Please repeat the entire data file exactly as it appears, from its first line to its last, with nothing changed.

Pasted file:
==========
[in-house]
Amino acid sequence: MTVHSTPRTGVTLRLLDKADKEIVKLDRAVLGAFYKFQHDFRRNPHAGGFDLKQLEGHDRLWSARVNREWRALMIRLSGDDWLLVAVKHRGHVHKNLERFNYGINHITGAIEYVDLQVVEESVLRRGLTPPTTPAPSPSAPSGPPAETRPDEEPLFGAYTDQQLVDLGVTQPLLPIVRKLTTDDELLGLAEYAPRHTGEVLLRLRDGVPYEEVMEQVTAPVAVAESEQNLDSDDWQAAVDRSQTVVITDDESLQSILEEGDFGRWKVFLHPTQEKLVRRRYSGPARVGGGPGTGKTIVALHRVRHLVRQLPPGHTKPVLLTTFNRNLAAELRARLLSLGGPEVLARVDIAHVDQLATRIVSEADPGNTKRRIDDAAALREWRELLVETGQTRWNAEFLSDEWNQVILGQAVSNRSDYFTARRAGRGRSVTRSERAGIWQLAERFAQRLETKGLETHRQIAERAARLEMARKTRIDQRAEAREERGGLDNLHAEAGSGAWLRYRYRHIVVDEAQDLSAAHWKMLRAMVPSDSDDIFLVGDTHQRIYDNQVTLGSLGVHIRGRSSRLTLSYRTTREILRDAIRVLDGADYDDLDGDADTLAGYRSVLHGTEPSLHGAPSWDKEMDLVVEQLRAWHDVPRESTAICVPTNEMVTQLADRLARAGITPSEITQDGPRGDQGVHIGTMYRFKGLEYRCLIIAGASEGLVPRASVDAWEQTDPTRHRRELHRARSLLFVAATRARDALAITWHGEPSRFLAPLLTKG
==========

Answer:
[in-house]
Amino acid sequence: MTVHSTPRTGVTLRLLDKADKEIVKLDRAVLGAFYKFQHDFRRNPHAGGFDLKQLEGHDRLWSARVNREWRALMIRLSGDDWLLVAVKHRGHVHKNLERFNYGINHITGAIEYVDLQVVEESVLRRGLTPPTTPAPSPSAPSGPPAETRPDEEPLFGAYTDQQLVDLGVTQPLLPIVRKLTTDDELLGLAEYAPRHTGEVLLRLRDGVPYEEVMEQVTAPVAVAESEQNLDSDDWQAAVDRSQTVVITDDESLQSILEEGDFGRWKVFLHPTQEKLVRRRYSGPARVGGGPGTGKTIVALHRVRHLVRQLPPGHTKPVLLTTFNRNLAAELRARLLSLGGPEVLARVDIAHVDQLATRIVSEADPGNTKRRIDDAAALREWRELLVETGQTRWNAEFLSDEWNQVILGQAVSNRSDYFTARRAGRGRSVTRSERAGIWQLAERFAQRLETKGLETHRQIAERAARLEMARKTRIDQRAEAREERGGLDNLHAEAGSGAWLRYRYRHIVVDEAQDLSAAHWKMLRAMVPSDSDDIFLVGDTHQRIYDNQVTLGSLGVHIRGRSSRLTLSYRTTREILRDAIRVLDGADYDDLDGDADTLAGYRSVLHGTEPSLHGAPSWDKEMDLVVEQLRAWHDVPRESTAICVPTNEMVTQLADRLARAGITPSEITQDGPRGDQGVHIGTMYRFKGLEYRCLIIAGASEGLVPRASVDAWEQTDPTRHRRELHRARSLLFVAATRARDALAITWHGEPSRFLAPLLTKG